My beloved Mirya Rule has kept me going through the last eleven years. She has encouraged me, held me through my sleepless nights, and comforted me through my black depressions. Those of you who have read my other books know that I always mention Mirya in my acknowledgements. Those of you who know Mirya understand why.
I also need to thank you. Yes, you. You have perhaps been patient with my novels. You have perhaps liked them enough to be interested in these stories. Some of you have written to me. Some of you have sent e-mail to me or have posted on my topic in the Science Fiction Round Table of GEnie. Some of you have made me optimistic. Some of you have disturbed me. Regardless, without you, I would not be writing this . . . perhaps I would not be writing at all. Therefore this book bears the dedication that it does.
There was a black shadow lay on the village street that morning. Andrew, the carpenter, had seen it before, many times in his life, but still he half turned away from it as he worked, turned his shoulder to the old woman who hobbled down the street, her back bent, her stick making small taps as she went.
“Leather,” she called, her voice rasping like a saw on hard wood. “Give me your leather!”
Andrew lifted his head. His tool belt lay on the bench, its straps torn. He had done without it for a week now, and the cry of the old woman made him think of every instance in which he had reached for something at his hip and found it not there.
He looked up through the open shutters of his shop and found that she was already watching him. She knew that he had business for her. She was that way.
The village hated her for it.
Picking up the belt, he swung open the half door and stepped out into the dusty street. The old woman was waiting, and, without a word, he handed it to her and watched while she ran her cold, lake blue eyes over it. Without another glance at him, she put it in her sack. “Day after tomorrow,” she said, and she turned away slowly, as if in pain, her black shadow a pit of darkness on the ground.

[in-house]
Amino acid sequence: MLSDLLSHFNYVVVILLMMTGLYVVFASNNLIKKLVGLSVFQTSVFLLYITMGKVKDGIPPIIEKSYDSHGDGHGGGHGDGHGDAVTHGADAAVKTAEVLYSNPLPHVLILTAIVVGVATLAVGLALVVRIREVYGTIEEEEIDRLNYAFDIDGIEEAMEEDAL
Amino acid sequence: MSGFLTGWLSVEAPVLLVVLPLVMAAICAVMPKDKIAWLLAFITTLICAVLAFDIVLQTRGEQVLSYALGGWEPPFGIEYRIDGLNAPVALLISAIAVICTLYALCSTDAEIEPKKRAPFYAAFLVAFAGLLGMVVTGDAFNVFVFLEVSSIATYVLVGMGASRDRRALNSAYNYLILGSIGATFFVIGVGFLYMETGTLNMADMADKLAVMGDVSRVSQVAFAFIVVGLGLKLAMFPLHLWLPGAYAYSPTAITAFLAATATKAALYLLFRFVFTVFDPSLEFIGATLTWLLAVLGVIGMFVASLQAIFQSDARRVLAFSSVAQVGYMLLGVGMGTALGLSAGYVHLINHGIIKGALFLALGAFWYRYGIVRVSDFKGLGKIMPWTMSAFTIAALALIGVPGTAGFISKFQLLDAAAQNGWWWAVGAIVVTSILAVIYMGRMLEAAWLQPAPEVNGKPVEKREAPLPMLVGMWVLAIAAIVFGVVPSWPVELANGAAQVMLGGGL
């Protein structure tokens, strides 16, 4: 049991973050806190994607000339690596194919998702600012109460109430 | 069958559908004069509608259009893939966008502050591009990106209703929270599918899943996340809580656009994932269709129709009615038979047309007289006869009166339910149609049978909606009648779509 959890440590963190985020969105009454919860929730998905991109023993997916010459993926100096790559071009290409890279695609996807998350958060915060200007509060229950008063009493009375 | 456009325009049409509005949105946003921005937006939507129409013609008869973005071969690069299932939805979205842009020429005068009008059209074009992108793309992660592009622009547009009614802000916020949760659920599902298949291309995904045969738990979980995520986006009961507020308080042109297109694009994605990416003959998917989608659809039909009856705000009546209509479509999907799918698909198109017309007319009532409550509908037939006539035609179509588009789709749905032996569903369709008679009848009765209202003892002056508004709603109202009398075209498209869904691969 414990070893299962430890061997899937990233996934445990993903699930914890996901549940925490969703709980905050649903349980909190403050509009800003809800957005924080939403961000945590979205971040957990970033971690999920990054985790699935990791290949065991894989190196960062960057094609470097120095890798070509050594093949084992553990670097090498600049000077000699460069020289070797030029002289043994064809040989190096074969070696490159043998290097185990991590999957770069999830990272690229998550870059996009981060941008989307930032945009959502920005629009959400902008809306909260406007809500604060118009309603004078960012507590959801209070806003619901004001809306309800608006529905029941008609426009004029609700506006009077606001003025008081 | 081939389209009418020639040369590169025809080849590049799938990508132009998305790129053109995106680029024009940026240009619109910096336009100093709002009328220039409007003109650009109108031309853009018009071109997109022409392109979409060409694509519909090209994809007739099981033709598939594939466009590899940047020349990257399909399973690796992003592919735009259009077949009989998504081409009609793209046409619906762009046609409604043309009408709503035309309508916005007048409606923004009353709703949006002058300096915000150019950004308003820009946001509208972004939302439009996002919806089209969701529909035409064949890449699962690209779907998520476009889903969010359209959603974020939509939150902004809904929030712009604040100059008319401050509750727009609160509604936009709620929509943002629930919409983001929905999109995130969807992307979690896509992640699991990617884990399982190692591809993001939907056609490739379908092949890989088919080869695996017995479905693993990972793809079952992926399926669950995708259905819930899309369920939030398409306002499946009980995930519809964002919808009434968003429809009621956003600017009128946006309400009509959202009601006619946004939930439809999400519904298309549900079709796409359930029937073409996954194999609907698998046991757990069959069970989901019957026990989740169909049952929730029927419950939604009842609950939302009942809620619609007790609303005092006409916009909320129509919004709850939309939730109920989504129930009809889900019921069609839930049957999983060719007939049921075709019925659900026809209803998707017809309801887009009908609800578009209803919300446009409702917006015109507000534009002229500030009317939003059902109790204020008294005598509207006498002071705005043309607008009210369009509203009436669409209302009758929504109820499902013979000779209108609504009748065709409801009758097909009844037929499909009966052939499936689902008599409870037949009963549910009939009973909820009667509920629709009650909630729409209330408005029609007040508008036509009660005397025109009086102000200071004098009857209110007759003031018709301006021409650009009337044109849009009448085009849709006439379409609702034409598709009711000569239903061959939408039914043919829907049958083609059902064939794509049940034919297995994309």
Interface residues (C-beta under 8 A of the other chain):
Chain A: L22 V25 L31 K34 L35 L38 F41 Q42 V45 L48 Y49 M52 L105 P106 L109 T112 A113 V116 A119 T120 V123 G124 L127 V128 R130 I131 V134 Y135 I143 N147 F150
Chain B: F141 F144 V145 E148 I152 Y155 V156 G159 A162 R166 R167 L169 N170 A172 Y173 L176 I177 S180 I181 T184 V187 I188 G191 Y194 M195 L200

Andrew looked after her as she dragged herself up the dusty street. He had never before thought of her as being in pain.
They all called her the Leather-woman. They called her worse things too, though not to her face, for that would have been folly. Folly, too, it would have been to have driven her away from the village, for she knew the ways of revenge well. Svengard the herder had felt her anger most recently, for he had lost the better part of his flock after imitating her crippled walk in the village square one afternoon. He had held a stick to his leg in imitation of the iron brace she wore, and those nearby had laughed . . . until her cold shadow had appeared. She had looked at him—only looked—and a month later the shepherd was all but penniless.
And there were others who had felt her touch. Some of their stories had been told many times over before Andrew had married Elizabeth and had started a family, and some had been told many times over even before Andrew had been born. But the years had passed, and the Leather-woman still lived in her miserable hut at the edge of the village, still hobbled down the street, still supported herself by mending small items of harness and tackle. Her work was good, and she made a meager living. And fear let her remain as she was.
When she returned Andrew's belt two days later, the hide had been patched and mended perfectly and near invisibly, and the material seemed to have a suppleness that it had not possessed before. Andrew paid her well, and she nodded curtly to him before turning back up the street that led to the edge of town.
In the bright, harsh light of the midsummer sun, she looked frail and thin. Too thin, he thought. Her shadow seemed to have more substance than her body, in fact, and the black shawl she wore was tattered and sere, like a dry leaf barely clinging to a stripped branch. Again, the thought struck Andrew that she was in pain, and for a moment, he forgot about Svengard and the others, forgot about the shadow that clung to her house, forgot about her cold, blue eyes.